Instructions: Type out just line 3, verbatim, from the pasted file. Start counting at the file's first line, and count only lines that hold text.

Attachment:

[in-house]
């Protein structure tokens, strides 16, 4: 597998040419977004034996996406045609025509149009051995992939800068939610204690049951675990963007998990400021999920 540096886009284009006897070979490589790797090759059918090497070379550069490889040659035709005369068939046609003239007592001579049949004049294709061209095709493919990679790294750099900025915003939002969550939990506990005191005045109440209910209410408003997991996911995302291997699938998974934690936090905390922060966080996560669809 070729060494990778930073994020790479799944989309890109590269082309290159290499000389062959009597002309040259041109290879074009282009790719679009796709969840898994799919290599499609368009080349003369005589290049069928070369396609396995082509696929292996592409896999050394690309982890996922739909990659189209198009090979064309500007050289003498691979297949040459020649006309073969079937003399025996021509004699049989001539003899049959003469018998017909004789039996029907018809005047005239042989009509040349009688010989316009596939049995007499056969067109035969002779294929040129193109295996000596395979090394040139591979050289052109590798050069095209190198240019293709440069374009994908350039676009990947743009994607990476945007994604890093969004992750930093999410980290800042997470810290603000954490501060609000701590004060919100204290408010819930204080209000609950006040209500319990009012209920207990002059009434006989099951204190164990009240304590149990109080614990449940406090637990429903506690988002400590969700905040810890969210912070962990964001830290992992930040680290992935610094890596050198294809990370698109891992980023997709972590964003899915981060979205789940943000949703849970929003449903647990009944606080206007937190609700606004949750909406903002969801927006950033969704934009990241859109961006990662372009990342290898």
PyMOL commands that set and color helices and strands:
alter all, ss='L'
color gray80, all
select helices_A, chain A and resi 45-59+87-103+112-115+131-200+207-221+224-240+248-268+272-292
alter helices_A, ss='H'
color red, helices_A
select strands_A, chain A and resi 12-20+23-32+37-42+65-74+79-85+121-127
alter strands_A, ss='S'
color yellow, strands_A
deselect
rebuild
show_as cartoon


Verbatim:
PyMOL commands that set and color helices and strands: